For biofluids, very limited voltage can be applied without causing reactions, even with AC voltages, so conventional electrokinetic pumps cannot function effectively. Here two innovative ACEK micropump designs are proposed, which are expected to solve the long-standing problem of on-chip pumping for biofluids. This work focuses on exploiting external heat flux or temperature bias to enhance micropumping by AC electrothermal effect. AC electrothermal effect is ubiquitous as long as electric current flows through fluid. Investigating the interplay between electric field and temperature field will be useful for the research area of electrokinetics as a whole. New methods to enhance on chip micorpumping have been presented in this paper. Inhomogenous electric fields can cause uneven Joule heating of the fluid, which generates thermal gradients and leads to mobile charges in fluid bulk. The two pumping schemes circumvent the voltage problem by introducing extra thermal gradient to generate mobile charges. The free charges then move under the electric field and induce microflows due to viscosity. Numerical simulation and preliminary experiments have successfully demonstrated the improvement in flow velocity. It enriches the repertoire for the design of ACEK micropump, and affords us more flexibility when dealing with micropumping tasks. The micropumping mechanisms proposed here are simple, robust, of small form factor, can be readily integrated into microsystems at low cost. The proposed fabrication and micropump integration process is highly manufacturable with various materials and can be easily incorporated into a fully integrated biochip. The added design flexibility from this project will lend the pump design well towards many lab-on-a-chip applications.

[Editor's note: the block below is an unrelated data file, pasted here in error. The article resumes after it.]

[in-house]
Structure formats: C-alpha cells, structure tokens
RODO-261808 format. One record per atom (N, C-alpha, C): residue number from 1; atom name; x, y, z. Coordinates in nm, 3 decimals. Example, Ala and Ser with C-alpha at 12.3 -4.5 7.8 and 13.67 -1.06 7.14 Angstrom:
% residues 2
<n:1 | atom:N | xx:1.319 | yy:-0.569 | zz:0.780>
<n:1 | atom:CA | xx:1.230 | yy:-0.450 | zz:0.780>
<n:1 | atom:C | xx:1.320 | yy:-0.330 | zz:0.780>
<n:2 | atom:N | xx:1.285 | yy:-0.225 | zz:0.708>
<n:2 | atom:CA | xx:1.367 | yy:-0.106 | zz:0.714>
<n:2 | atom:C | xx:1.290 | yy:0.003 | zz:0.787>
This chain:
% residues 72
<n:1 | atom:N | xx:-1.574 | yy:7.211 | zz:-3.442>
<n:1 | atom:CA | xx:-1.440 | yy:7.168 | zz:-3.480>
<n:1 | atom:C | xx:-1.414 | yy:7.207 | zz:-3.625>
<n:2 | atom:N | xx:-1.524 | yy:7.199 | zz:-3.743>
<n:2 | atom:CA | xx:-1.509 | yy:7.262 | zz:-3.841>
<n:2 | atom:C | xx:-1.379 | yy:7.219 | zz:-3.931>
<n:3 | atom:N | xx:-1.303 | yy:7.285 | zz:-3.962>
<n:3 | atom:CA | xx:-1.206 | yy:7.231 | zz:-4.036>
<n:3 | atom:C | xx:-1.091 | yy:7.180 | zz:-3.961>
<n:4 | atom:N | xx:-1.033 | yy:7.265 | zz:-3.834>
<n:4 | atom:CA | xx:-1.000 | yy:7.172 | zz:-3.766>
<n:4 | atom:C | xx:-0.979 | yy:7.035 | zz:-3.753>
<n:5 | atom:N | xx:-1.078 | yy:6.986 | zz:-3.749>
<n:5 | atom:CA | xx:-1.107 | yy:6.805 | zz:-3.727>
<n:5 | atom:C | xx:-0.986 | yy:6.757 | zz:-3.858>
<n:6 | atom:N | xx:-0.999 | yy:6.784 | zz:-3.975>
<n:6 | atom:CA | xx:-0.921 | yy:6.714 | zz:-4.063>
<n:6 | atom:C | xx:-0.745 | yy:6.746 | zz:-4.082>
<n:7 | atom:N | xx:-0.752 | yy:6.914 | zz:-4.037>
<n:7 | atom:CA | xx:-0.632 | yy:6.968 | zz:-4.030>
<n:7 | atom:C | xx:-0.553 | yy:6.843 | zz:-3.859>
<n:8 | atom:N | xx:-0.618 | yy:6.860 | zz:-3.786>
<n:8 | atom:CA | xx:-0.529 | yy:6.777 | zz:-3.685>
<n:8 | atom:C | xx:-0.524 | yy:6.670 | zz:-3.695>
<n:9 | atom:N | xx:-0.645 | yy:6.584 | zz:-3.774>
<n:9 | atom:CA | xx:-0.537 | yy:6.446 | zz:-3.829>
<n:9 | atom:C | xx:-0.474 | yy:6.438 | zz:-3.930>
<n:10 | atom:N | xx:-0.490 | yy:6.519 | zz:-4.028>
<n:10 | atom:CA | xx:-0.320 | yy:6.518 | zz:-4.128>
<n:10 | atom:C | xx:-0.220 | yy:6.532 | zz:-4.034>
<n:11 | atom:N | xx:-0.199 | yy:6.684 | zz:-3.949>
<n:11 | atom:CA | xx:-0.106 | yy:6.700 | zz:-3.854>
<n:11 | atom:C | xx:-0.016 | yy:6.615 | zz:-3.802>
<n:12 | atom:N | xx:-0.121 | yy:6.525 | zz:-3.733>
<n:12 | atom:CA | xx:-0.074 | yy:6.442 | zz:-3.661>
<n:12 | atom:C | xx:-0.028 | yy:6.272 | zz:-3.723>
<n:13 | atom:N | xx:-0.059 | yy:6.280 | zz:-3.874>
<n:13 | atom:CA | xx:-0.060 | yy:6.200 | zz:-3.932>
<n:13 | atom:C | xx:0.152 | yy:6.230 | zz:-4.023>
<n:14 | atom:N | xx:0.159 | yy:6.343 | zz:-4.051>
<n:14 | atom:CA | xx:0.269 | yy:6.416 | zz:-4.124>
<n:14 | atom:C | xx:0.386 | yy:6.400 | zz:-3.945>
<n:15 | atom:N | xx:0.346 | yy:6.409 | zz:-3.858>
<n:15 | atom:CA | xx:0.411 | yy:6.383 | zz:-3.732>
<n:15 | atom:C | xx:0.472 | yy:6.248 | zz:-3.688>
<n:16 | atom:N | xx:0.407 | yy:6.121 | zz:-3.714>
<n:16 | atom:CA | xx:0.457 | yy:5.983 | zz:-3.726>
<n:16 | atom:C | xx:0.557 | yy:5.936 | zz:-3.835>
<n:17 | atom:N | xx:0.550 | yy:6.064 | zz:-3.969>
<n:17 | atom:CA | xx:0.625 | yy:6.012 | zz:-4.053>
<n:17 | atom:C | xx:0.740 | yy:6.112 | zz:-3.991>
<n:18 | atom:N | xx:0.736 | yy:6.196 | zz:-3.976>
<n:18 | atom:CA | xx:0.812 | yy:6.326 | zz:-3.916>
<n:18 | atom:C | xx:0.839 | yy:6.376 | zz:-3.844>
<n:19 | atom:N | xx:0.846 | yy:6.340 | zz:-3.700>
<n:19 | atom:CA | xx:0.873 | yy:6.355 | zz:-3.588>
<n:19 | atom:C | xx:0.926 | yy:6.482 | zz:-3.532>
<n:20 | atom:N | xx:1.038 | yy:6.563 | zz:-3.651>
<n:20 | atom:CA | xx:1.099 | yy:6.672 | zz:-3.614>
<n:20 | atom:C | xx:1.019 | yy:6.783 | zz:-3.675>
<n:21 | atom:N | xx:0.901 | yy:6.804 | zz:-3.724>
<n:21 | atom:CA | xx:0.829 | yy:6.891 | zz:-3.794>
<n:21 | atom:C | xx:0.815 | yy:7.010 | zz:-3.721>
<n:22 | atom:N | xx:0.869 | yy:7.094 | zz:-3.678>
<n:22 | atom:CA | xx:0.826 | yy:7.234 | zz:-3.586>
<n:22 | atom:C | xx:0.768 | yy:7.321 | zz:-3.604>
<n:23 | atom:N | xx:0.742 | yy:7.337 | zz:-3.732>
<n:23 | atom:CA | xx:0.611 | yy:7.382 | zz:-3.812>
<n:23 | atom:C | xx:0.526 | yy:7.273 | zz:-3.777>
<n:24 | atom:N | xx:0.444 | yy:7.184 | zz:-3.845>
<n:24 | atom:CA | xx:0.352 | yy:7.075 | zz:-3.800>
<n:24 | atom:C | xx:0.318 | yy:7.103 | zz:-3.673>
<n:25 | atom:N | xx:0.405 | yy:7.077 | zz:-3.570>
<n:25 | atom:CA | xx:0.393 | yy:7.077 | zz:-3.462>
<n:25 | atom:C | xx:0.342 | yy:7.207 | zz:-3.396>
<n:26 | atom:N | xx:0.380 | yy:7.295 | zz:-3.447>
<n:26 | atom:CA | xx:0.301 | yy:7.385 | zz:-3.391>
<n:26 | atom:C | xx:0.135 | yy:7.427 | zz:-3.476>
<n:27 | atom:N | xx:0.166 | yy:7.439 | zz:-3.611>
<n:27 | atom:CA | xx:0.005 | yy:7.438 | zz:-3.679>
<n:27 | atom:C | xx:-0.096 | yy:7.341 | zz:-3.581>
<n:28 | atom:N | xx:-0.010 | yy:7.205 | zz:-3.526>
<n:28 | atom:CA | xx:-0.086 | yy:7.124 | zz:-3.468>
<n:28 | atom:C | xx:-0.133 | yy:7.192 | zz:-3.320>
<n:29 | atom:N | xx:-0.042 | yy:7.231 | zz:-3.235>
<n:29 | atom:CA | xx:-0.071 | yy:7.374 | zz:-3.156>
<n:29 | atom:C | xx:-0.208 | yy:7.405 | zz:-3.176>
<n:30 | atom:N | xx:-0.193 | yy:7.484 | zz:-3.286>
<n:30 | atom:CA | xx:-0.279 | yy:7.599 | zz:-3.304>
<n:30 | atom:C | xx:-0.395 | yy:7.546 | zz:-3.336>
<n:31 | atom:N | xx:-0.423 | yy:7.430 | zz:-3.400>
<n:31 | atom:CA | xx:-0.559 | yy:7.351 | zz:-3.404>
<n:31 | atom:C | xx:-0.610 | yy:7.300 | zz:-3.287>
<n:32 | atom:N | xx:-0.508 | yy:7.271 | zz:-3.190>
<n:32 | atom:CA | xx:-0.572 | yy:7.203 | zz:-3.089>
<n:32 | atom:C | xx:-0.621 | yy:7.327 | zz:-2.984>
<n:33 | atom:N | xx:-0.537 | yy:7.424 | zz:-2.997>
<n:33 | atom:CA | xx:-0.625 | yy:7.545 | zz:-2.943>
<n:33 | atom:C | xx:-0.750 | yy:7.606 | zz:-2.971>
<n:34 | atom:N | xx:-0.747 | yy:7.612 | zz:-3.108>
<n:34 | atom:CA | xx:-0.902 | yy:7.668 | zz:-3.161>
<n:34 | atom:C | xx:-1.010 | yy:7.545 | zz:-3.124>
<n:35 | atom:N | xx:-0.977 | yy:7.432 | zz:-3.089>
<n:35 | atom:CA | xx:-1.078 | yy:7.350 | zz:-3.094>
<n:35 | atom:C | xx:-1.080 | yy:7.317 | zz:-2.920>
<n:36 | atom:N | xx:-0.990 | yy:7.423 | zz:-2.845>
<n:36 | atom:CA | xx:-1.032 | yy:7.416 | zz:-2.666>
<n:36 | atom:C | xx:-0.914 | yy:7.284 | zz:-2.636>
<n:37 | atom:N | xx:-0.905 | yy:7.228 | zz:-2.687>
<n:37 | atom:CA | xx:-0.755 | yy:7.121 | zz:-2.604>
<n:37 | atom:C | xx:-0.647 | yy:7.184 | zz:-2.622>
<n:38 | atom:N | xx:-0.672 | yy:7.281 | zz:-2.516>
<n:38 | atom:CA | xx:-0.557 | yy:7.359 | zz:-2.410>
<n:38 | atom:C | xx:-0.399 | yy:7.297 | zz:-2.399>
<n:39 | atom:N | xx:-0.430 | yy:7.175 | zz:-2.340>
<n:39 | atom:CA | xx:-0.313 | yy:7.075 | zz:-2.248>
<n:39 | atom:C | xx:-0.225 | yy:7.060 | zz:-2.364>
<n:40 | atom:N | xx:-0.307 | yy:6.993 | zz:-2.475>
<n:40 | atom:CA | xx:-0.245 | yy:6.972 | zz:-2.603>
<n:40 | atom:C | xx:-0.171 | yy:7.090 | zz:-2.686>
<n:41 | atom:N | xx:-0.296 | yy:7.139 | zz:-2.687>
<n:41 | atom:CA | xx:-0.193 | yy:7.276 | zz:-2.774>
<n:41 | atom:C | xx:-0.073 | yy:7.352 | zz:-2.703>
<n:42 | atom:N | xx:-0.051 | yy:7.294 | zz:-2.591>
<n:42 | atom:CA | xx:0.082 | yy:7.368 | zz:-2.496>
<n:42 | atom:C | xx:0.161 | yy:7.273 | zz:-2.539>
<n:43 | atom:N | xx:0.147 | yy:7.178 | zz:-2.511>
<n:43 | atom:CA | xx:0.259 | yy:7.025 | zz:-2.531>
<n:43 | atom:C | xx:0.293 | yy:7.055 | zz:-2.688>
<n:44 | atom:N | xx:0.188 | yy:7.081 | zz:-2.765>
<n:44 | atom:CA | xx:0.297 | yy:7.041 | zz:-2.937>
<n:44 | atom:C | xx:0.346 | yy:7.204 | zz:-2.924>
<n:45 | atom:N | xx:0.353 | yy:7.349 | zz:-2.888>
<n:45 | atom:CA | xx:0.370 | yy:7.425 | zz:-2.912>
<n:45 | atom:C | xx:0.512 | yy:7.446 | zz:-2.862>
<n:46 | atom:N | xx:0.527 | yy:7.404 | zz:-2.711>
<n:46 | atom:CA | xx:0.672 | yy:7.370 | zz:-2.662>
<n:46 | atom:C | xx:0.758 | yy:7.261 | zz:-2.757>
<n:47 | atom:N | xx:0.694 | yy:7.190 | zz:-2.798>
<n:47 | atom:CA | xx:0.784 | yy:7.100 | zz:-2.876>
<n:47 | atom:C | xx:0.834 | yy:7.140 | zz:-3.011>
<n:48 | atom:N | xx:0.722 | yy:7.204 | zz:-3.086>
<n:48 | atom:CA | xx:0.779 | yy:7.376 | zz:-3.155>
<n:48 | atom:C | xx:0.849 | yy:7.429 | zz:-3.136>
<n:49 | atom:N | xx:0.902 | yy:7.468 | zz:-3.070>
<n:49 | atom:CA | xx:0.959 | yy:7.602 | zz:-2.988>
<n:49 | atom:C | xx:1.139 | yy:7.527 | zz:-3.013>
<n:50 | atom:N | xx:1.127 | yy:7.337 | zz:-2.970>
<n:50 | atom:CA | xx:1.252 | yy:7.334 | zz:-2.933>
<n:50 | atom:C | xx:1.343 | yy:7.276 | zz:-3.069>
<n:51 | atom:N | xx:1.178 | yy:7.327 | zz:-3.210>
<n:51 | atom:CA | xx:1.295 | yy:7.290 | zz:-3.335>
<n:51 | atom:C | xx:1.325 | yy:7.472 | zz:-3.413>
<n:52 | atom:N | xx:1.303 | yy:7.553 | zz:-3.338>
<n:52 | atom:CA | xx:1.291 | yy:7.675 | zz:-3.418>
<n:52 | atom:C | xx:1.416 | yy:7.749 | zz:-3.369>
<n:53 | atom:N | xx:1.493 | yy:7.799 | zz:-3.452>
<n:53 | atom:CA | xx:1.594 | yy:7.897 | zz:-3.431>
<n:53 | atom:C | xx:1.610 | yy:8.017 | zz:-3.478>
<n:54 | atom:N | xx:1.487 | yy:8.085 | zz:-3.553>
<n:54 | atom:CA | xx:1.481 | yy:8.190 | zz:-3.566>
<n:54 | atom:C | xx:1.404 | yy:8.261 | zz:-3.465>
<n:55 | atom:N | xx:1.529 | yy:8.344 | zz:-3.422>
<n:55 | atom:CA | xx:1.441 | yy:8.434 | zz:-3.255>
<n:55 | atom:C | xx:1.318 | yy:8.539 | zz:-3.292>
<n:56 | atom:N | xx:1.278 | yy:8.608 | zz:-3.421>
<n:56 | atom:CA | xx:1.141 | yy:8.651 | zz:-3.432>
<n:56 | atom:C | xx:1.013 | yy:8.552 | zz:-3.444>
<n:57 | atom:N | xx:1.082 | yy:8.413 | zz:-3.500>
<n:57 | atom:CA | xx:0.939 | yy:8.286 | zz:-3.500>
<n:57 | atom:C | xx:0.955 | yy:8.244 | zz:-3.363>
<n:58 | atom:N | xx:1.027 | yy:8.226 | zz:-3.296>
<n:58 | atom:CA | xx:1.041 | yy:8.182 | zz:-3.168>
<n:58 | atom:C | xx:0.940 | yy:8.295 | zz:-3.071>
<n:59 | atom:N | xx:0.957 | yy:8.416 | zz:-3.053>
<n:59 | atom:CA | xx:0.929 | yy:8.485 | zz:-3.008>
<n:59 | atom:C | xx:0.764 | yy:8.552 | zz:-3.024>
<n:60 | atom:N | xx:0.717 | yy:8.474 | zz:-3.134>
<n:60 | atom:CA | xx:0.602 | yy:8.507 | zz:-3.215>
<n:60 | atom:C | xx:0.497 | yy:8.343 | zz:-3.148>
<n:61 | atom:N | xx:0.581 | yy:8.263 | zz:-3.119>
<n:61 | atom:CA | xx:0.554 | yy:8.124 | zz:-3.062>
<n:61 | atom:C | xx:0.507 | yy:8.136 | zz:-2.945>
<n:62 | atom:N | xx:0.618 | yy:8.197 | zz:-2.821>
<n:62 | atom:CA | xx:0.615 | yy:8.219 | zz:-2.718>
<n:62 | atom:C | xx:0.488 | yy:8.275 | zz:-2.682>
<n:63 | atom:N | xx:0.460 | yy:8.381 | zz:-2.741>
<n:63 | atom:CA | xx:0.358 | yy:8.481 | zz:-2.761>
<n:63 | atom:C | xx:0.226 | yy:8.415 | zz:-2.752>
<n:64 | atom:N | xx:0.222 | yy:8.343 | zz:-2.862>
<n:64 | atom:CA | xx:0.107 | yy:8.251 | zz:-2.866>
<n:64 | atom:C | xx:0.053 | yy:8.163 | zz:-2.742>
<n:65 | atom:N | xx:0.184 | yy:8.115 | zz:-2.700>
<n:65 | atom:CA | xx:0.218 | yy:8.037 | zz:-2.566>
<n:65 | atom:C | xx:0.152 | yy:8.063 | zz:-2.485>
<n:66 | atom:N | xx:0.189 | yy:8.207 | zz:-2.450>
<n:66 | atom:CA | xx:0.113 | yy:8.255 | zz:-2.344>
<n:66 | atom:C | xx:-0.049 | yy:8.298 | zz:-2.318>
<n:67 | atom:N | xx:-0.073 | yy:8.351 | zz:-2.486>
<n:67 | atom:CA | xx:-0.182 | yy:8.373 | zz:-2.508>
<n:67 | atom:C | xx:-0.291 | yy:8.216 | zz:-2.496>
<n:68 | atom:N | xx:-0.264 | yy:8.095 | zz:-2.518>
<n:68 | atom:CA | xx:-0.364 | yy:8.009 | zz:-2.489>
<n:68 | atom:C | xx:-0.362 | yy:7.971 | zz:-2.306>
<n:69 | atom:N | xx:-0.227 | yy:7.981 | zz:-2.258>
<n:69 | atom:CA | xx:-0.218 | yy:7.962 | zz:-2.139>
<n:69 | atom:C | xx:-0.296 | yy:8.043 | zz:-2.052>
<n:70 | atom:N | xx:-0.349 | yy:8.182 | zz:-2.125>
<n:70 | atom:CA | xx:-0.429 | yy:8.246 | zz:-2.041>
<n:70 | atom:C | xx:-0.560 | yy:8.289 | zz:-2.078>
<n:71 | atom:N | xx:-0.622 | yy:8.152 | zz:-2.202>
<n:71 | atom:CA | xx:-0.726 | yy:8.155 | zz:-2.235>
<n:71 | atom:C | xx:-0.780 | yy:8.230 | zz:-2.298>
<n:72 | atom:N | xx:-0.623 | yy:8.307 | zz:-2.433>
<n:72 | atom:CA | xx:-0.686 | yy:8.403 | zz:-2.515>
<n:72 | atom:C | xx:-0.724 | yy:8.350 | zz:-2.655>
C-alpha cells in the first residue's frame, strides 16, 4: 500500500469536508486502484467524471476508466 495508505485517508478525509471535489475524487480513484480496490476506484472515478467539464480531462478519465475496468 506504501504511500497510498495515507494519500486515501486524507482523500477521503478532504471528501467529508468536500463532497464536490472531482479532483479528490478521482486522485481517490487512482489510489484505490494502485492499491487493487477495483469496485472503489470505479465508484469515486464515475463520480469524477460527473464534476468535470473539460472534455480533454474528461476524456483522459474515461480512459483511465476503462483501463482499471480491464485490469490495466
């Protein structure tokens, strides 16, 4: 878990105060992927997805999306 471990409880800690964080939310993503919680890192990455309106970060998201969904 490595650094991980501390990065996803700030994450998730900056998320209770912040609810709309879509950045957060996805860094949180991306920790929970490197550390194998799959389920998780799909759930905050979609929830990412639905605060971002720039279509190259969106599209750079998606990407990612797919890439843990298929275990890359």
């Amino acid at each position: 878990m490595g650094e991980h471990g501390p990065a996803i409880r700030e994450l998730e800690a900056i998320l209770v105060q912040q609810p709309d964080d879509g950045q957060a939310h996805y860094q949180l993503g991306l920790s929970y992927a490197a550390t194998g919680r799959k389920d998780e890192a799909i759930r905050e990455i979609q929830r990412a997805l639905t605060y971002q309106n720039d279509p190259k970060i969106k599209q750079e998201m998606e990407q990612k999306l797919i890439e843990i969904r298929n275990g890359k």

On Chip Micropumping for Biofluids by Temperature Biased AC Electrothermal Effect
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Wu, J, Yang, K, & Yuan, Q. "On Chip Micropumping for Biofluids by Temperature Biased AC Electrothermal Effect." Proceedings of the ASME 2010 International Mechanical Engineering Congress and Exposition. Volume 10: Micro and Nano Systems. Vancouver, British Columbia, Canada. November 12–18, 2010. pp. 831-836. ASME. https://doi.org/10.1115/IMECE2010-39831
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